“We are all day-to-day survivors. We are alive today because from childbirth our behaviour has adapted to our own particular environment,” Leach writes. “The danger arises when we are forced outside of our adapted environment. This suggests that there are two types of survival behaviour: intrinsic and extrinsic. Intrinsic survival is supported by our daily, regular, routine behaviours within our normative environment. Extrinsic survival refers to those new behaviours we need to survive in an environment or situation not previously experienced: from a shipwreck to a kidnapping, from a fire in an office block to an airliner crash in the jungle.”

Part of the exhaustion common now is that our intrinsic survival mechanisms—such basic behaviors as how to enter a building, or bring in the mail, or greet a friend—require conscious thought in a way they have not since toddlerhood. The services and businesses that facilitated our lives—childcare, dry cleaning, the coffee shop on the way to work, gyms, housecleaners—are shuttered or more difficult to access. Masks must be found and worn and cleaned. Simple conversations require managing new technologies and protocols. Even walking down the street requires a level of hypervigilance not required in even the most dangerous neighborhood.

Research by Leach and others indicates that people who survive disasters are able to regain cognitive function quickly after the event, assess their new environment accurately, and take goal-directed action to survive within it. This is the balance that the Stockdale Paradox facilitates: the realism to let go of intrinsic survival mechanisms and the deep-seated faith to learn the new ones.

Applying survival psychology to the current crisis may be extending the mandate of the discipline—the business leaders who are our reading audience are unlikely to face crises of literal, physical survival. However, the pattern of human response to disasters has been shown to be remarkably consistent across cultures, and for disasters of many different causes, effects, and durations, from earthquakes to shipwrecks to kidnapping. There is every reason to believe that the responses to less-direct threats will be similarly structured.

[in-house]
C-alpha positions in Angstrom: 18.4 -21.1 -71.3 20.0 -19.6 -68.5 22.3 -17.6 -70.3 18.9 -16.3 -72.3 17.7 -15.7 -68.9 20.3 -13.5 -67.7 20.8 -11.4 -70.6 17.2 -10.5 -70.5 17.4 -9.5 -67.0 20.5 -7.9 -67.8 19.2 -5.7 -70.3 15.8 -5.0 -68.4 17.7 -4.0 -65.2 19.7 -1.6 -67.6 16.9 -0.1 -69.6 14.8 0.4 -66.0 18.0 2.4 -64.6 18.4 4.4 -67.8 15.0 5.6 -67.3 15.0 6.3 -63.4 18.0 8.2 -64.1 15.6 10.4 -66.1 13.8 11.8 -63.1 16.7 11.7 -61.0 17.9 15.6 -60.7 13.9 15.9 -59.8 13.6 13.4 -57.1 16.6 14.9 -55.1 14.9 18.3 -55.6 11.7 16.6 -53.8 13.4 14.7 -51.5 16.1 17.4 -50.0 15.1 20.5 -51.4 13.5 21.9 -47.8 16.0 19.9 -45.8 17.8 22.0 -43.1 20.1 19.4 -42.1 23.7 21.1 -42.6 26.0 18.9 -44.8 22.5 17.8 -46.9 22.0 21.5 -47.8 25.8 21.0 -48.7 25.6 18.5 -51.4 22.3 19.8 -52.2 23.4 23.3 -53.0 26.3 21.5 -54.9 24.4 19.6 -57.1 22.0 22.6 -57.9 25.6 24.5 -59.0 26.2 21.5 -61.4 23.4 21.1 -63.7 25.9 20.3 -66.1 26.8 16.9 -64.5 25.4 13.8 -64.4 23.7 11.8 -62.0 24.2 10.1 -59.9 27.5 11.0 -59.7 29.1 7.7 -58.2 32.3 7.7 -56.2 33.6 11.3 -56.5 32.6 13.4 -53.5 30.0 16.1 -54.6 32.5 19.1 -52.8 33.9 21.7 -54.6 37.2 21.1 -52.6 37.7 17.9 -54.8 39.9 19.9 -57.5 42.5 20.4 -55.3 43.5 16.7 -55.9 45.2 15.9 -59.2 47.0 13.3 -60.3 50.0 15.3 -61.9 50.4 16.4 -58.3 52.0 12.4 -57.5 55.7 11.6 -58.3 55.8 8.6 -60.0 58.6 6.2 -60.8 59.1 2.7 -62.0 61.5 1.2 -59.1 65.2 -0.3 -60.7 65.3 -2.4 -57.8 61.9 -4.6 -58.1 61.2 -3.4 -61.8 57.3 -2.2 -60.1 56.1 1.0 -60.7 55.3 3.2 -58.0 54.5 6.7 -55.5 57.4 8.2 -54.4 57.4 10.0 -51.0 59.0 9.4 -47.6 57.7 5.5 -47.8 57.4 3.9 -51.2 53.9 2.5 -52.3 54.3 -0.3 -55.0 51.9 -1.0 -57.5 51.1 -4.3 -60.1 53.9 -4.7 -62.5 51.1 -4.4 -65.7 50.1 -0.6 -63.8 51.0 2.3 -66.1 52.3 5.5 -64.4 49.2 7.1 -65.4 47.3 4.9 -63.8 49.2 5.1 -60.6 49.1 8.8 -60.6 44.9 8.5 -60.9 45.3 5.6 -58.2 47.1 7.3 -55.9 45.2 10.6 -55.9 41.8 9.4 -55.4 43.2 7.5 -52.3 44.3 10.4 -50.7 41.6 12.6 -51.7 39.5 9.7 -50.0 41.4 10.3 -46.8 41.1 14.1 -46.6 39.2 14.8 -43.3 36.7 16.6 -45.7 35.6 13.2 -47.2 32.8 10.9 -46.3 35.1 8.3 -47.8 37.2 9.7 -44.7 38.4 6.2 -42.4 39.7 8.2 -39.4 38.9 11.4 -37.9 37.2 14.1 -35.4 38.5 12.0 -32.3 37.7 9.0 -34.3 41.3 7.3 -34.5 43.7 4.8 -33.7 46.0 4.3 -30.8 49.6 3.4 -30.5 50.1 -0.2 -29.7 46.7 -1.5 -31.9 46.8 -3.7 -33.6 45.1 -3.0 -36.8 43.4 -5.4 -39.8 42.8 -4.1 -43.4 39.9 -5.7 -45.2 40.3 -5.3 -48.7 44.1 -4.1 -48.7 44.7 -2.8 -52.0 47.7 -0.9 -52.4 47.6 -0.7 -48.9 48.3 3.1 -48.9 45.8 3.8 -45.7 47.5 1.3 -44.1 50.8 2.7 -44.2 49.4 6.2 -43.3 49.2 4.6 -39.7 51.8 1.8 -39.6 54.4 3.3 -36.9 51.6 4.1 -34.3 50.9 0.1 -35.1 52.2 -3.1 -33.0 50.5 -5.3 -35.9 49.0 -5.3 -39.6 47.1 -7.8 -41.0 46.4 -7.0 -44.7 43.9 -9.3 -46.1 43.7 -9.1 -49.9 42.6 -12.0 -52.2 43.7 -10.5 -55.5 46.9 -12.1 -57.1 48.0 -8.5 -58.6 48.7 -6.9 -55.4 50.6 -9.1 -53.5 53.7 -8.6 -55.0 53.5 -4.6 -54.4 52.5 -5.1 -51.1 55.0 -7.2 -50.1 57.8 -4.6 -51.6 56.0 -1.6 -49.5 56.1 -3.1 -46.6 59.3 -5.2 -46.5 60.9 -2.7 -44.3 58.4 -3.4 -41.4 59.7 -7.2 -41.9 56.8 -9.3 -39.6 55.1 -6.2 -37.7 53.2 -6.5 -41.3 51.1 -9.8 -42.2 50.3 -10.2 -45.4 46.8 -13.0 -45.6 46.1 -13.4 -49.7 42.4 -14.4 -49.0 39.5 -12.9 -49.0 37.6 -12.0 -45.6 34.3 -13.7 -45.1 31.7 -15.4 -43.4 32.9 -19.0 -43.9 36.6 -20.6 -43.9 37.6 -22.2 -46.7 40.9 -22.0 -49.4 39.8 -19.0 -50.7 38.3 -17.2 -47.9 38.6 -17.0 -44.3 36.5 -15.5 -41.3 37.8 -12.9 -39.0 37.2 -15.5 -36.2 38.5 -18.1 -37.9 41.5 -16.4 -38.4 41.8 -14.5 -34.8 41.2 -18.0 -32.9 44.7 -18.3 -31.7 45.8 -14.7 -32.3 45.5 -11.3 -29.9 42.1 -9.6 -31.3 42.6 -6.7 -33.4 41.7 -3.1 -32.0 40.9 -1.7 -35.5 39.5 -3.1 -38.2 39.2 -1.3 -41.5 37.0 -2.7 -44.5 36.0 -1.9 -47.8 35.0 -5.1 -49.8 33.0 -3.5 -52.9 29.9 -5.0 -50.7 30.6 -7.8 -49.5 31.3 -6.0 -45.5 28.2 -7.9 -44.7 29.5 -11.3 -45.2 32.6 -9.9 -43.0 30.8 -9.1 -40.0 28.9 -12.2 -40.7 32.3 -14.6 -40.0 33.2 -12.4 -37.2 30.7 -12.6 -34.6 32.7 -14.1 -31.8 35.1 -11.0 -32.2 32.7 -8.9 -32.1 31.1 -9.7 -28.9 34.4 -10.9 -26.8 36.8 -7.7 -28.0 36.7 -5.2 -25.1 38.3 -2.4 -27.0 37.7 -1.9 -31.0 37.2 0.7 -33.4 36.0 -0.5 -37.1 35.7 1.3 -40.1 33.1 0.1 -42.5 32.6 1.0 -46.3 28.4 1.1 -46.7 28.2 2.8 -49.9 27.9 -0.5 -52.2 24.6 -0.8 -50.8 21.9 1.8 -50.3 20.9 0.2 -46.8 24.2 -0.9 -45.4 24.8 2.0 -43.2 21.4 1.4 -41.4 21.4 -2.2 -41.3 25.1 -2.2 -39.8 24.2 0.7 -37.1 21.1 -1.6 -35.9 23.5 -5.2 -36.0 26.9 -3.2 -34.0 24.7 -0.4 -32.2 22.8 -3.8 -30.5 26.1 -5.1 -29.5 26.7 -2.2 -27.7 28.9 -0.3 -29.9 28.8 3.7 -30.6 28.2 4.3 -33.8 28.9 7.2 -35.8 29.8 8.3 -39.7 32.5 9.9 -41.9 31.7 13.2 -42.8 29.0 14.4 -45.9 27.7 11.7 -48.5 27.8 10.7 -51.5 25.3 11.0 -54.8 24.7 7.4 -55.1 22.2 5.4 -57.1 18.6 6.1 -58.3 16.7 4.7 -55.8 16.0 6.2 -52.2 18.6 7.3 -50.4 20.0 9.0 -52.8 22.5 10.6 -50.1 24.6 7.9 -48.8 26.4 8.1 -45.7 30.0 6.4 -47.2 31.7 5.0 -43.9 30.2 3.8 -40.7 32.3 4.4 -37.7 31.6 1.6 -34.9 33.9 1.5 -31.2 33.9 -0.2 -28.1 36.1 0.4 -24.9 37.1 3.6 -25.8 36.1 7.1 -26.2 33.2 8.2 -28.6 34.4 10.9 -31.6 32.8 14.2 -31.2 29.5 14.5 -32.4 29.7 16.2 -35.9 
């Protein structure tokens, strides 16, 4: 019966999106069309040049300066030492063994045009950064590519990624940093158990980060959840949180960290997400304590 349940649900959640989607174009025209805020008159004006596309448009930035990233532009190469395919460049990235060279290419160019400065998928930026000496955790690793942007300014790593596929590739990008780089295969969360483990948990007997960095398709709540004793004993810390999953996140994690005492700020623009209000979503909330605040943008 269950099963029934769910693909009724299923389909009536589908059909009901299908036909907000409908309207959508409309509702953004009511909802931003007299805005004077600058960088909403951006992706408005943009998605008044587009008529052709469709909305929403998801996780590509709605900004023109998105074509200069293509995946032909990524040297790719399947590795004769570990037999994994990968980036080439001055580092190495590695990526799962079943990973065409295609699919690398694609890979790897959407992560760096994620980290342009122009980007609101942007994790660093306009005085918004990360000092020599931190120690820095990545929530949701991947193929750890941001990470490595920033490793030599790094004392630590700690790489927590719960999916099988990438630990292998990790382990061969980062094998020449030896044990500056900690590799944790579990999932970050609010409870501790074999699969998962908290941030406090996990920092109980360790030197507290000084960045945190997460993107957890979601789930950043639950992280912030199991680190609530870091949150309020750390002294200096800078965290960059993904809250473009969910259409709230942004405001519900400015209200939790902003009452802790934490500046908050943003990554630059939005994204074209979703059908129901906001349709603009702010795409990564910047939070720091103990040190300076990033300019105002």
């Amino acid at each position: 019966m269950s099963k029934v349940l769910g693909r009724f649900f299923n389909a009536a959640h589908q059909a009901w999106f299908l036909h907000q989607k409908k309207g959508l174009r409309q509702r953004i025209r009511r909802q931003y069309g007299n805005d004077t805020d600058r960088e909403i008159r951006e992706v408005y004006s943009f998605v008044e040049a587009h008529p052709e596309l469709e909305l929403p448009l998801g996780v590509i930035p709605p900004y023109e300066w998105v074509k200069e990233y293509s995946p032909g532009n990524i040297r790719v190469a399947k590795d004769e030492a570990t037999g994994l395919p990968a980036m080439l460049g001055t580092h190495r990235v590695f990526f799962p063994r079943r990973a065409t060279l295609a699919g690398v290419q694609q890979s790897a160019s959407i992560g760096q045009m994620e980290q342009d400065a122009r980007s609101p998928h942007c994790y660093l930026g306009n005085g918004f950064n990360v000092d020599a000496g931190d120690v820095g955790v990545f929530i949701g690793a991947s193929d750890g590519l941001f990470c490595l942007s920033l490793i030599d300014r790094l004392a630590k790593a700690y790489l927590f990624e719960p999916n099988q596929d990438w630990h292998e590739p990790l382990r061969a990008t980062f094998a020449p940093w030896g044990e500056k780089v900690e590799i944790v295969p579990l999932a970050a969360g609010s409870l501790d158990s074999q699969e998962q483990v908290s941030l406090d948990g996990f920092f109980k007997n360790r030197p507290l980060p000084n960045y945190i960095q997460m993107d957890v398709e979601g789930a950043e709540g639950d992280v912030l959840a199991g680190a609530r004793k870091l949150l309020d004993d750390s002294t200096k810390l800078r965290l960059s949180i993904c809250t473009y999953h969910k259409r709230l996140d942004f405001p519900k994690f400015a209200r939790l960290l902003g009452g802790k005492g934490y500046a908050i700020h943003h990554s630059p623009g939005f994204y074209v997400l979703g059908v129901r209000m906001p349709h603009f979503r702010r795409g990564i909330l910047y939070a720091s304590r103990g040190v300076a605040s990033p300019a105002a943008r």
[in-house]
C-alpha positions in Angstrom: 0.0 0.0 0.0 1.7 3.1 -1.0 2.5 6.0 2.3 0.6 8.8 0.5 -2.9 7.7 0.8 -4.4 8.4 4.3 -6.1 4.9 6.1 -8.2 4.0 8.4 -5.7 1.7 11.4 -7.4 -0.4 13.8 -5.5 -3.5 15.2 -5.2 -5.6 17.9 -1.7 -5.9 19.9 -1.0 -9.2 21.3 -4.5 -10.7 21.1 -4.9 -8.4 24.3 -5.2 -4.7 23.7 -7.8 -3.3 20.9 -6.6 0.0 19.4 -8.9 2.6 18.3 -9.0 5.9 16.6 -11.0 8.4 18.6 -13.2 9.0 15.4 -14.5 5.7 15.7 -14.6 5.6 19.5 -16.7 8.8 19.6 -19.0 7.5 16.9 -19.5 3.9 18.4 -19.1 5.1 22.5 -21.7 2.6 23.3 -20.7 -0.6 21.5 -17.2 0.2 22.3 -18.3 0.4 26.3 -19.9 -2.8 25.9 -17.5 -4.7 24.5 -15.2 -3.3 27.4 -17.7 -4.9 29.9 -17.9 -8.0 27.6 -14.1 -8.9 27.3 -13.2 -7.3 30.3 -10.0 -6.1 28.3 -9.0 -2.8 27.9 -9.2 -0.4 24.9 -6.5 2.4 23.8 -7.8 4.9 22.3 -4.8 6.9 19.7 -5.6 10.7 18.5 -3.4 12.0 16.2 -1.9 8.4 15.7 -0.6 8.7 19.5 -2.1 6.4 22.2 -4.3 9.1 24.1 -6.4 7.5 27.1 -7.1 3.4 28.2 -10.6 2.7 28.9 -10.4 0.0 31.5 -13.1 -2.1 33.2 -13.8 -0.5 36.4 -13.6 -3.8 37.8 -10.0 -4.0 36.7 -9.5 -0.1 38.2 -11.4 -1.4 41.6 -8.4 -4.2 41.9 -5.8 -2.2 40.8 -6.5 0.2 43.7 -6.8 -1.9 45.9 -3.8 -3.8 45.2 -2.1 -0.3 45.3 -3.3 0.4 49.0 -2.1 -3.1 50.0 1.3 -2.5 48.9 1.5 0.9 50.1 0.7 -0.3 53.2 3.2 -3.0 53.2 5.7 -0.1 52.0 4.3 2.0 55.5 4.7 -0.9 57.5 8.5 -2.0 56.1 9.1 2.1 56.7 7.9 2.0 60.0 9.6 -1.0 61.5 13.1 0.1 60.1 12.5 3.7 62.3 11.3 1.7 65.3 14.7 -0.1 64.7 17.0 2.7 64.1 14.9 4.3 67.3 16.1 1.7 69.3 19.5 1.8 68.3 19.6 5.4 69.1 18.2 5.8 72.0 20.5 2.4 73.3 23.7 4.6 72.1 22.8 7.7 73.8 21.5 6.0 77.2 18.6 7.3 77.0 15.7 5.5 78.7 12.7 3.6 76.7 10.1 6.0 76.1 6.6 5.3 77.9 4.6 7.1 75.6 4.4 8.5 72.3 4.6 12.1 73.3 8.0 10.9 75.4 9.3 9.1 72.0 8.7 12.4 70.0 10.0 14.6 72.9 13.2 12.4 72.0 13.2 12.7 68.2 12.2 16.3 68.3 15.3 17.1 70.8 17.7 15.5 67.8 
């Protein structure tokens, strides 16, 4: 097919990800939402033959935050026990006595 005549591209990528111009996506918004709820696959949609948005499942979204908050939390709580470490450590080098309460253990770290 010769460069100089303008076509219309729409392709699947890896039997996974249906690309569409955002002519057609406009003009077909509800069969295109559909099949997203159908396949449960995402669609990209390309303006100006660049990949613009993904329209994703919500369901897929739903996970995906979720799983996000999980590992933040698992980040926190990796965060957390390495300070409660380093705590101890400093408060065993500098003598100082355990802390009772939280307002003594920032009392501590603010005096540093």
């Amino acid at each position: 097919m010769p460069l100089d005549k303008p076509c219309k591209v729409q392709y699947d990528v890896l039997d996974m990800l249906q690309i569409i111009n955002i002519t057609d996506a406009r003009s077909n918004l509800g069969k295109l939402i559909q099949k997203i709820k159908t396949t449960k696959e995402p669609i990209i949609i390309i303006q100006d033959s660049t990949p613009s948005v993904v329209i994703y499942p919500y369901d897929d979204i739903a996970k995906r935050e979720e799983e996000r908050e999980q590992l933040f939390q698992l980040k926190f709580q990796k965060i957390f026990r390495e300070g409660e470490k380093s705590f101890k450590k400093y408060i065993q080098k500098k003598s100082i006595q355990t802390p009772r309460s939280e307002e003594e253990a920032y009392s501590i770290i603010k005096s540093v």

All disasters have in common phases of pre-impact, impact, and recoil, with typical behaviors occurring during each. In short-term disasters, these three phases are followed by rescue and post-traumatic adjustment. This is what is happening in many countries now, where the virus is being contained and normal activities are resuming, with some modifications. In long-term disasters, rescue does not come, or comes long after expected. This is closer to the situation in the United States. We argue that CEOs who are reporting demotivation and depression in themselves or their teams are currently experiencing the shift from short-term to long-term crisis. That shift is difficult at best. The circumstances of this particular shift, particularly the awareness that things could have played out differently, make it especially difficult. Leach writes in Survival Psychology that hope is curvilinear during long-term crises: “[H]ope is strong at the beginning of an ordeal but weakens substantially if relief does not arrive after an acceptable period of time. What counts as an acceptable period seems to vary from person to person.”

Once it becomes clear that rescue will not happen soon, those who survive move into the phases of adaptation and consolidation. Leach’s description of adaptation is worth quoting in full:

“During the period of adaptation there is a slight initial decomposition of a victim's psychology. There is a breaking of the links of his previously learned behaviour. Once broken, the survivor's behaviour can be adapted and rebuilt to better fit the new environment. Initially, there is a natural reluctance to believe that the old environment has been torn away during the period of impact and consequently denial, crying, anger, and weakness are frequent reactions. The period of recoil follows, which is a further breakdown in the psychological bonds shown by despair, grief, depression, and so on. Only once the victim is through this period can new survival behaviours be developed.”